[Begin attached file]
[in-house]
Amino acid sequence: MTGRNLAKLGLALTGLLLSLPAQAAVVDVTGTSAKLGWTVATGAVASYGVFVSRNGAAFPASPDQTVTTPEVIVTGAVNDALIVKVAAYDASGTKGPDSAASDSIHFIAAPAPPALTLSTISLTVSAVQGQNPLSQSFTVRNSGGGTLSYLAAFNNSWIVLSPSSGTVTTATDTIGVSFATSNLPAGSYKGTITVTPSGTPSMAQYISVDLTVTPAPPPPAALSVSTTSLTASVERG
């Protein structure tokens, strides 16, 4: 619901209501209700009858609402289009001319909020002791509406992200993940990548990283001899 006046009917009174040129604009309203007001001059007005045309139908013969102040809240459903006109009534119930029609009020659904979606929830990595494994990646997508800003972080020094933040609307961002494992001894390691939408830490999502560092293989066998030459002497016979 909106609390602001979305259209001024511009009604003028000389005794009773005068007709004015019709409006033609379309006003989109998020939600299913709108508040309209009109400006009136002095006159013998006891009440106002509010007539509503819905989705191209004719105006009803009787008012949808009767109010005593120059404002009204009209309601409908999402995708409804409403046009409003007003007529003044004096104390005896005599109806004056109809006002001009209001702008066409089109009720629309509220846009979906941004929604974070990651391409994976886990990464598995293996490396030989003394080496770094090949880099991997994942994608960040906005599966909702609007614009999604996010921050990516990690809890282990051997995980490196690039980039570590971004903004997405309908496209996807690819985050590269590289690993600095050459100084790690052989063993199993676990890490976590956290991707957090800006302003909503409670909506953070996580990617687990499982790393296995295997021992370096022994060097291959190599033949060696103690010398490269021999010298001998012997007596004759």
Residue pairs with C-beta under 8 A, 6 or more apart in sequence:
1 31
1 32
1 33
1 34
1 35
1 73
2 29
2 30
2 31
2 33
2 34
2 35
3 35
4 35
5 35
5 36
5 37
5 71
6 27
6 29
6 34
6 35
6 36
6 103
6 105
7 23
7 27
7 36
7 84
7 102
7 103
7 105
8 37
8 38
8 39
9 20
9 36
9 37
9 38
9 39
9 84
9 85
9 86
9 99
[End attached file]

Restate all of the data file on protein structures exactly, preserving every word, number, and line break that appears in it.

[in-house]
Amino acid sequence: MTGRNLAKLGLALTGLLLSLPAQAAVVDVTGTSAKLGWTVATGAVASYGVFVSRNGAAFPASPDQTVTTPEVIVTGAVNDALIVKVAAYDASGTKGPDSAASDSIHFIAAPAPPALTLSTISLTVSAVQGQNPLSQSFTVRNSGGGTLSYLAAFNNSWIVLSPSSGTVTTATDTIGVSFATSNLPAGSYKGTITVTPSGTPSMAQYISVDLTVTPAPPPPAALSVSTTSLTASVERG
């Protein structure tokens, strides 16, 4: 619901209501209700009858609402289009001319909020002791509406992200993940990548990283001899 006046009917009174040129604009309203007001001059007005045309139908013969102040809240459903006109009534119930029609009020659904979606929830990595494994990646997508800003972080020094933040609307961002494992001894390691939408830490999502560092293989066998030459002497016979 909106609390602001979305259209001024511009009604003028000389005794009773005068007709004015019709409006033609379309006003989109998020939600299913709108508040309209009109400006009136002095006159013998006891009440106002509010007539509503819905989705191209004719105006009803009787008012949808009767109010005593120059404002009204009209309601409908999402995708409804409403046009409003007003007529003044004096104390005896005599109806004056109809006002001009209001702008066409089109009720629309509220846009979906941004929604974070990651391409994976886990990464598995293996490396030989003394080496770094090949880099991997994942994608960040906005599966909702609007614009999604996010921050990516990690809890282990051997995980490196690039980039570590971004903004997405309908496209996807690819985050590269590289690993600095050459100084790690052989063993199993676990890490976590956290991707957090800006302003909503409670909506953070996580990617687990499982790393296995295997021992370096022994060097291959190599033949060696103690010398490269021999010298001998012997007596004759």
Residue pairs with C-beta under 8 A, 6 or more apart in sequence:
1 31
1 32
1 33
1 34
1 35
1 73
2 29
2 30
2 31
2 33
2 34
2 35
3 35
4 35
5 35
5 36
5 37
5 71
6 27
6 29
6 34
6 35
6 36
6 103
6 105
7 23
7 27
7 36
7 84
7 102
7 103
7 105
8 37
8 38
8 39
9 20
9 36
9 37
9 38
9 39
9 84
9 85
9 86
9 99